They keep using it. It does not mean what they think it means:
No, not “lubricating,” although I’ll get to it in a bit. First, though, I want to talk about “servile.”
Yes, consumers are more demanding, time-starved, informed, and choice-saturated than ever-before (we know you know). For brands to prosper, the solution is simple though: turn SERVILE. This goes far beyond offering great customer service. SERVILE means turning your brand into a lifestyle servant focused on catering to the needs, desires and whims of your customers, wherever and whenever they are.
Is that in fact what “servile” means? No, it is not. Unlike most Trendwatching lingo—keep reading for examples—“servile” is a real word with real definitions and connotations. It isn’t a neutral term meaning “of service”; rather, it means “abjectly submissive,” “slavish,” “relating to servitude or forced labor.” Its synonyms are “obsequious,” “toadyish,” “sycophantic,” and “fawning.”
Not a positive association in the bunch. Indeed, the strong whiff of slavery that attends “servile” should disqualify the word from the marketing lexicon. It’s an adjective best reserved for Uriah Heep, one of Dickens’s least admirable characters, and others of his ilk.
Trendwatching—which calls itself “one of the world’s leading consumer trends firms”—has a decade-long record of coining attention-getting names, many of them peppy portmanteaus, to describe marketplace phenomena. Back in October 2010, the company devoted a trend briefing to what it called Brand Butlers. From what I can tell, “Servile Brands” is just a more offensive twist on “Brand Butlers.”
You can’t accuse Trendwatching of not trying. Its trend archives include a heap of isms—Newism, Maturialism, It-ism, Foreverism, and Nowism—and a river of sumers: Tasksumers, Twinsumers, Citysumers, Trysumers, Sellsumers, Transumers. Trendwatching has also given us Minipreneurs and Teenpreneurs*, Insperiences and Cribtimonials, Perkonomics and Excusumption,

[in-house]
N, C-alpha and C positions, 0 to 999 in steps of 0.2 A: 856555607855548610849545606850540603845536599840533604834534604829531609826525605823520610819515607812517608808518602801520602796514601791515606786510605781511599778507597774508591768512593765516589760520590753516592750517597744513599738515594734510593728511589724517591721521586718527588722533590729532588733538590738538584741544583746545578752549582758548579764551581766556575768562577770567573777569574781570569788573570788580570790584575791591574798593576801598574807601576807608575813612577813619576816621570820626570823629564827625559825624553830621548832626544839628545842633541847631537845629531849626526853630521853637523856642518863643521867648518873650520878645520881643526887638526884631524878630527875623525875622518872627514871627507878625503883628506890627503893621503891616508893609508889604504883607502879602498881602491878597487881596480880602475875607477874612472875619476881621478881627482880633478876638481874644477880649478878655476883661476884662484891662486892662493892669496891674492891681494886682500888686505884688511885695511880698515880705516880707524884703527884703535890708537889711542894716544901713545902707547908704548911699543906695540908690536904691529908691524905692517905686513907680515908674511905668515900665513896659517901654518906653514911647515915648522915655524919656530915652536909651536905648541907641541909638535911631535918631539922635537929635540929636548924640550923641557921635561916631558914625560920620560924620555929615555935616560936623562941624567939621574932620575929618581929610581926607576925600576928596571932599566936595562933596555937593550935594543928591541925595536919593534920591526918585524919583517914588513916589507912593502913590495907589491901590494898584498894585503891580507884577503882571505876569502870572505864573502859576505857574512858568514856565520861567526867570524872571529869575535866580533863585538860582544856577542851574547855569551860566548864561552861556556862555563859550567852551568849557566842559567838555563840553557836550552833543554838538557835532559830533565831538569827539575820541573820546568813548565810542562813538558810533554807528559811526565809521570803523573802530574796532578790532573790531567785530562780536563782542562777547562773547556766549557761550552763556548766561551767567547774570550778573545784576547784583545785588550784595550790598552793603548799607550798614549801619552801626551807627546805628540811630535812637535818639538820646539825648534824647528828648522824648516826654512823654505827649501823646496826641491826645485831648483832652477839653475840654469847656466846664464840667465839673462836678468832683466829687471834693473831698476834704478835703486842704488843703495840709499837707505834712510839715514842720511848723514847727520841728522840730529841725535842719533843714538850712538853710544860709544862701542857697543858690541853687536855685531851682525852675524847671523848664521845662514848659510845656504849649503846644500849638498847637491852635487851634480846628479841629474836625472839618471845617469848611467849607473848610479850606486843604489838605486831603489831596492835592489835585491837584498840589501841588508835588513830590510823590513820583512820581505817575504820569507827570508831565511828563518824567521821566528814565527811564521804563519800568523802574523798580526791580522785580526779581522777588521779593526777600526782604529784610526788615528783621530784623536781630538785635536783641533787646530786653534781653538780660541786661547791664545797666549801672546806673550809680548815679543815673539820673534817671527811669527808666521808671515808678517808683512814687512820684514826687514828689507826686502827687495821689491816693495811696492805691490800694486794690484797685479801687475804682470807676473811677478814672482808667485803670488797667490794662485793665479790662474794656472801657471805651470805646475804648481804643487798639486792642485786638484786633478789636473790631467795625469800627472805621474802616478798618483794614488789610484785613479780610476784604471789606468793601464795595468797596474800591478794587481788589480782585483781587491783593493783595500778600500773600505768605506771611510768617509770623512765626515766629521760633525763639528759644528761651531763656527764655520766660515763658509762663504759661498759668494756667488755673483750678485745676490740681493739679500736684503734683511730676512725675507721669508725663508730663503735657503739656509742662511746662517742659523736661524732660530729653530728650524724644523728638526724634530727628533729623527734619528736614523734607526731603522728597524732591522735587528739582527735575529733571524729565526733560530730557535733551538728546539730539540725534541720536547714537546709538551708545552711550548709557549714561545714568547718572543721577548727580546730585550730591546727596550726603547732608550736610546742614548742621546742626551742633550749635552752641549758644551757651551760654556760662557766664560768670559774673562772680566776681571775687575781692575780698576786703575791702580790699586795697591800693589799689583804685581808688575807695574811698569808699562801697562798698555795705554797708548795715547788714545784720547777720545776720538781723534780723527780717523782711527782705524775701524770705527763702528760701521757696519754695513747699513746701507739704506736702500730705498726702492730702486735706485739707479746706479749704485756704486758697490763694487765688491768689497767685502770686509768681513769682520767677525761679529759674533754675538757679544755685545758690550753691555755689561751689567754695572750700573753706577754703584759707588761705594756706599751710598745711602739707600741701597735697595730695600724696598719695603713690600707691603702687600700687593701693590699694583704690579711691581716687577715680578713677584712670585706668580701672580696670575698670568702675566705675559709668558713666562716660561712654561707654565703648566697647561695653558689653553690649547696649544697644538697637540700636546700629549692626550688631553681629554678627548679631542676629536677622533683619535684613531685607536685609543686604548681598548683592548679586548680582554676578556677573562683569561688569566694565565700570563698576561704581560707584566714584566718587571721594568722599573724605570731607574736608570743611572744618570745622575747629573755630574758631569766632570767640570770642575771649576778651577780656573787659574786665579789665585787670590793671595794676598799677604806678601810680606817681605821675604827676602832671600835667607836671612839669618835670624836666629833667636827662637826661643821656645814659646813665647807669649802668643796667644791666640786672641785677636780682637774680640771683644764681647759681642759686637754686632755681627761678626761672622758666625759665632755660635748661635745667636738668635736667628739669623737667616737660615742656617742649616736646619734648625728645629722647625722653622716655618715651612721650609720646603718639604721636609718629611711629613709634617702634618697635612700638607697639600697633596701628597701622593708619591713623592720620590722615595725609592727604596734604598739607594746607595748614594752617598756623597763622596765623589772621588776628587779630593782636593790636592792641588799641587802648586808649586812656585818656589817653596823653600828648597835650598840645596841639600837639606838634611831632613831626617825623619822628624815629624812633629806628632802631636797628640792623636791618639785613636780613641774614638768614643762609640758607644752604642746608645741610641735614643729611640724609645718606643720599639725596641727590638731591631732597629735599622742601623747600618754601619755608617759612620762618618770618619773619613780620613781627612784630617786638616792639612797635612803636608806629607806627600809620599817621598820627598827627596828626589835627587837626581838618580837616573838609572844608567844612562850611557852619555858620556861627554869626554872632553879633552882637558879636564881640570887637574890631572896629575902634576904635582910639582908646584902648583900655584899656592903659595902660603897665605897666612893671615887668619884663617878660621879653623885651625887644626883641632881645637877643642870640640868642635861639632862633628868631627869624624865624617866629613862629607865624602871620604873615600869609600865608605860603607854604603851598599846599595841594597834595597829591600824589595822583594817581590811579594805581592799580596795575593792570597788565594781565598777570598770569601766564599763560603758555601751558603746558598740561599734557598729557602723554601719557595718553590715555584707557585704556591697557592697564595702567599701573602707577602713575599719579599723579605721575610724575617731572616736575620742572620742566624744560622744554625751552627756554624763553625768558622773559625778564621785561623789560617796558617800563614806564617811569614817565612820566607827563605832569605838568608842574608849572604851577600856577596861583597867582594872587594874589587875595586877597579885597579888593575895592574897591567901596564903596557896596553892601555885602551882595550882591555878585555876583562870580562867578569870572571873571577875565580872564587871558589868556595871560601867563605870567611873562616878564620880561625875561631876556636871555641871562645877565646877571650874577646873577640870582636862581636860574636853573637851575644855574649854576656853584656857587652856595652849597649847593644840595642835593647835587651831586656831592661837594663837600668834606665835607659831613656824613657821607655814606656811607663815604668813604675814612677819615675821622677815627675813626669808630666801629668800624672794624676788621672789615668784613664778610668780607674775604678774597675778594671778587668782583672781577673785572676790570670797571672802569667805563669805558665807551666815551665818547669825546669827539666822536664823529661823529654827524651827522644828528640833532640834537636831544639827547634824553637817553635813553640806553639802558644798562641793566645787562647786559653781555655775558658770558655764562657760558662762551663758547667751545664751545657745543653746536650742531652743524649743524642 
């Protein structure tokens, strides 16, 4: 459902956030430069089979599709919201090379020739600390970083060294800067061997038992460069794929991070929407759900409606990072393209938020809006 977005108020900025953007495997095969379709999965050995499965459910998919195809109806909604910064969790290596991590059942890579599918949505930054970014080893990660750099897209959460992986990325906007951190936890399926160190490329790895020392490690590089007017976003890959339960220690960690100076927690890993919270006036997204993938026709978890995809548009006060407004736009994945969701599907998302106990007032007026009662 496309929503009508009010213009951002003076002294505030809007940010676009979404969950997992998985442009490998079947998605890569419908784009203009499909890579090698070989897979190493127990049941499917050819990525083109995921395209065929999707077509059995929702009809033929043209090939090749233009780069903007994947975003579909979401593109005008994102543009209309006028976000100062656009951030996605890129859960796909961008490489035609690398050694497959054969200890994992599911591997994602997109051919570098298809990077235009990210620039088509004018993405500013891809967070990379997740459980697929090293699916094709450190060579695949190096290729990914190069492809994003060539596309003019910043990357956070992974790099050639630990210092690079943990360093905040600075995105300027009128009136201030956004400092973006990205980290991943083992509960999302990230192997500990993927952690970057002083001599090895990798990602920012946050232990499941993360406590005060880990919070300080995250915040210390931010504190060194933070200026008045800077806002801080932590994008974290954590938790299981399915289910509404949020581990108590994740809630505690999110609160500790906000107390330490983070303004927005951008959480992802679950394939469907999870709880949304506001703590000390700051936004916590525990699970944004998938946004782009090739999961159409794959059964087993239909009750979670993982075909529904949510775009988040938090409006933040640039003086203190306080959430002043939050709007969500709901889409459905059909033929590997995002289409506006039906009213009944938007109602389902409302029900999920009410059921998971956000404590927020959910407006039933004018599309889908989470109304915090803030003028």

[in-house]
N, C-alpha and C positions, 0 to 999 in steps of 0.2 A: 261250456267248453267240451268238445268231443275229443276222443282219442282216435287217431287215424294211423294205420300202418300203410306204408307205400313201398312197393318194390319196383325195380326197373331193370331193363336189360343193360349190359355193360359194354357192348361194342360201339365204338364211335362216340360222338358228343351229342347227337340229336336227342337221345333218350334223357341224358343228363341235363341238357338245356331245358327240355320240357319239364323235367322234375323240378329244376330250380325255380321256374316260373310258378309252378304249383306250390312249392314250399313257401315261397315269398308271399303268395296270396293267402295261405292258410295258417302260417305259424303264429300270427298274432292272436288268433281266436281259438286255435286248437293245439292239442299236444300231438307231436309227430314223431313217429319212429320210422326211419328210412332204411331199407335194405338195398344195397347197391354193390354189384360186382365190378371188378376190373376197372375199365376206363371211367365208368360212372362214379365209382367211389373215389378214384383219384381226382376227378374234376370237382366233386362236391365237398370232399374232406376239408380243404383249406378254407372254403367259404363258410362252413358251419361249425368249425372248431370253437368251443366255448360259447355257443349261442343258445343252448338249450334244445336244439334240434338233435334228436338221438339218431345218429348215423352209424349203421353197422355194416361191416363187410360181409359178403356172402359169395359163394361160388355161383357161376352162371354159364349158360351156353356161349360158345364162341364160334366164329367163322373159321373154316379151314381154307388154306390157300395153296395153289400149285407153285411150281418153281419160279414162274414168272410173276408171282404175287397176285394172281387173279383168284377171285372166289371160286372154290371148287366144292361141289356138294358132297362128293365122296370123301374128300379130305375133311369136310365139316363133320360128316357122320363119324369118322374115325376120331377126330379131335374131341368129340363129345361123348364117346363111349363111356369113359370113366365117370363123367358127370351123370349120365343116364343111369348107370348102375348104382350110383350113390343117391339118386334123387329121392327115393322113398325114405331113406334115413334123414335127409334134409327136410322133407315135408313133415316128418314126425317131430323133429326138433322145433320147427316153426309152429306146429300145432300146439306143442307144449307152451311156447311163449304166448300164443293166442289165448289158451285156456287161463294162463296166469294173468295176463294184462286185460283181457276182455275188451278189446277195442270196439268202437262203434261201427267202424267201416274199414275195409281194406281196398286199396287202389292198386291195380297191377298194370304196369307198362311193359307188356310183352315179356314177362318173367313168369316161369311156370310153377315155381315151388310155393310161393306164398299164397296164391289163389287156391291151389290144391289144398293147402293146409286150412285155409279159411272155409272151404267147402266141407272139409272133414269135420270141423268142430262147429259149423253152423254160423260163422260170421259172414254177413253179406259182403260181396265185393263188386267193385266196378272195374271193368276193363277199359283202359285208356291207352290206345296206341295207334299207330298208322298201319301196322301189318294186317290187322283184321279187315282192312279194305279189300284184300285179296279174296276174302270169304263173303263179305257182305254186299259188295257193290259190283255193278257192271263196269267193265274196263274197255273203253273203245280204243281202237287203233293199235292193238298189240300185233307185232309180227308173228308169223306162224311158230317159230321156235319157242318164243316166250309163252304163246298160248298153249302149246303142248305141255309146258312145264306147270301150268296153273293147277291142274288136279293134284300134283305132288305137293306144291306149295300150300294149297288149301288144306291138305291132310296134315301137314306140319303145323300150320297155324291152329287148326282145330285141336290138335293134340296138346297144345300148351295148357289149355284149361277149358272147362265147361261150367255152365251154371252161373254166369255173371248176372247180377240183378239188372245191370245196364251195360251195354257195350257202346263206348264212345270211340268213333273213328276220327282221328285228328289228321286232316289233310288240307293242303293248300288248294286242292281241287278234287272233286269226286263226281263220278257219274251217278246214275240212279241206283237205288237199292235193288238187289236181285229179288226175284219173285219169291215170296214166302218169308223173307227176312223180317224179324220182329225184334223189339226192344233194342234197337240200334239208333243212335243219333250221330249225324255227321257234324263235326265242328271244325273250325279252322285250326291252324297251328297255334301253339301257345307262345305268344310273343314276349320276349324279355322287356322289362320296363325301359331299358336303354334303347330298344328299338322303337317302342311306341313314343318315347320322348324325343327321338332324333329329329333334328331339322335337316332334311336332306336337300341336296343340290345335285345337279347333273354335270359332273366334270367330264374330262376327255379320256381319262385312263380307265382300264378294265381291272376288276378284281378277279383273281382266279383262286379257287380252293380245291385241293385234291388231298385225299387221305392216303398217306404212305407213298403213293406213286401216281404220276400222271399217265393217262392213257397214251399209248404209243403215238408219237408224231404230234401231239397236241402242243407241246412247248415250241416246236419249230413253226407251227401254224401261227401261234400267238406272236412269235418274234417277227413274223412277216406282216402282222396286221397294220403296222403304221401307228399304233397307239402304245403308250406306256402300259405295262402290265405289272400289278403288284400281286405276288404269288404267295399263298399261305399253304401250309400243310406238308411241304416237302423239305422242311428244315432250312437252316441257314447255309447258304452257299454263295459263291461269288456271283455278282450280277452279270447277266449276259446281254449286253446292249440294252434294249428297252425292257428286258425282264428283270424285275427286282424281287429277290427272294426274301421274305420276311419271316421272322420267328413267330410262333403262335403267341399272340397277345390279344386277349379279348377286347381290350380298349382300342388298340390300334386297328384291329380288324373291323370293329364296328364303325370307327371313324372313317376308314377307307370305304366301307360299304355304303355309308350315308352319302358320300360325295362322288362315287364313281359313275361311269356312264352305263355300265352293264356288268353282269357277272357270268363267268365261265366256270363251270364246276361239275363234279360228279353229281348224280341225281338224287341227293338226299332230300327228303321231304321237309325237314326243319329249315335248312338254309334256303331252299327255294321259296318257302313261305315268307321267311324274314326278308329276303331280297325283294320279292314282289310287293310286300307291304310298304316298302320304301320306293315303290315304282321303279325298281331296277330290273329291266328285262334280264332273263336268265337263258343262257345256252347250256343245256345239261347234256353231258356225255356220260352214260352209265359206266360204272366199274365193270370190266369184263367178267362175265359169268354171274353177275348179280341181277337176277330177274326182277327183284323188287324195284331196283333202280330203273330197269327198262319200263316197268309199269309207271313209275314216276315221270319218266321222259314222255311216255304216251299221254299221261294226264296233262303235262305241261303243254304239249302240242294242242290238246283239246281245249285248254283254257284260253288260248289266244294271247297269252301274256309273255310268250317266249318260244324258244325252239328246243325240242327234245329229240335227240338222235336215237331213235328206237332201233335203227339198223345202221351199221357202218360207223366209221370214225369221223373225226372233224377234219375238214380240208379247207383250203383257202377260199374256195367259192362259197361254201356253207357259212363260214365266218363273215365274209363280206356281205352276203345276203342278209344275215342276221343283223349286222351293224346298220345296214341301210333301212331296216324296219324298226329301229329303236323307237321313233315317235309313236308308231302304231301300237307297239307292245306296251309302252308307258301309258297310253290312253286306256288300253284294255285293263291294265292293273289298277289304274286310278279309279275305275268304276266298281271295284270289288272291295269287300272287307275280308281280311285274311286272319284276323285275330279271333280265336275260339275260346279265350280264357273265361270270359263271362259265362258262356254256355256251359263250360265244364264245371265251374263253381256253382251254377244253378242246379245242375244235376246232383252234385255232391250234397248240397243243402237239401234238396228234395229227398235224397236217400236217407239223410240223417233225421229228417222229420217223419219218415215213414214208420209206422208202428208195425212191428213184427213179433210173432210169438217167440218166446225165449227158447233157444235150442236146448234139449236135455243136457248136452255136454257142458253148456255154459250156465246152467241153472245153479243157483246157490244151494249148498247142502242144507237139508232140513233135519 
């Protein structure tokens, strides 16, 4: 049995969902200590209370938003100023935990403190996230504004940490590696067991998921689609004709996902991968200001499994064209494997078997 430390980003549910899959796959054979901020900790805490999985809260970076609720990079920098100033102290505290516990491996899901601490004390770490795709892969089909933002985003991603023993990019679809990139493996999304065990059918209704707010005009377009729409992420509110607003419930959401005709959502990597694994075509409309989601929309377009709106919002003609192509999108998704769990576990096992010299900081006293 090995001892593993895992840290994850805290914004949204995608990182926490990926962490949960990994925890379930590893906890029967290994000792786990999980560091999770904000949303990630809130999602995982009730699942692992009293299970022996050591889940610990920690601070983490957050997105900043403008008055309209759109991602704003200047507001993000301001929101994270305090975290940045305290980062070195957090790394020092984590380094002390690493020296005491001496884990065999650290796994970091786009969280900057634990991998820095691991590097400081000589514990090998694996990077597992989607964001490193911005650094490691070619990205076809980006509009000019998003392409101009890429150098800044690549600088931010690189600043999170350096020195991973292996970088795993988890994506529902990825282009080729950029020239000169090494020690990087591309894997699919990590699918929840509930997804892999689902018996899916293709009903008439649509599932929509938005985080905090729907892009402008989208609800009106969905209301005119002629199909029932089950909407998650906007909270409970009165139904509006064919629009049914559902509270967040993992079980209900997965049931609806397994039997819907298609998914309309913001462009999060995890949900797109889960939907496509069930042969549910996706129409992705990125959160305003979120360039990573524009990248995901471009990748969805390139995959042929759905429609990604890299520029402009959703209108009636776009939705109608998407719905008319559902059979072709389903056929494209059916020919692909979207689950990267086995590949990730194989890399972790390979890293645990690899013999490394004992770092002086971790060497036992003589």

Trendwatching’s motto might as well be “X Is the New Y.” One trend briefing was titled “Catching-up is the new looking ahead.” Brand Butlers: “Serving is the new selling.” Nowism: “Why currency is the new currency.” And Servile Brands? “Why for brands, serving, assisting, and lubricating is the new selling.”
(A few words about “lubricating”: Back in 2004, Trendwatching used “daily lubricants” as a category title for “the fast growing class of products and services that cater to consumers' need for simplicity, and that literally lubricate daily life.” Um, OK. Nevertheless, the juxtaposition of “lubricating” and “servility” can’t help sounding slightly smutty.)
Once in a blue moon, Trendwatching coins a term that catches on: Pop-up Retail (first used in January 2004), Massclusivity (November 2003). But for every one of those keepers there are 20 clunkers like Snobmoddities.
As for Servile Brands, off the top of my head I can think of several catchy-yet-more-appropriate alternatives: At Your Service, SuperServe Us, Serves You Right. Or, if they wanted to stay with the portmanteau theme, Servantage, Serveriffic, ServeAce, or Servalicious.
But “servile,” no matter how much you lubricate it, sticks in the craw.
* See more -preneur blends in my “Enterprising Language” post.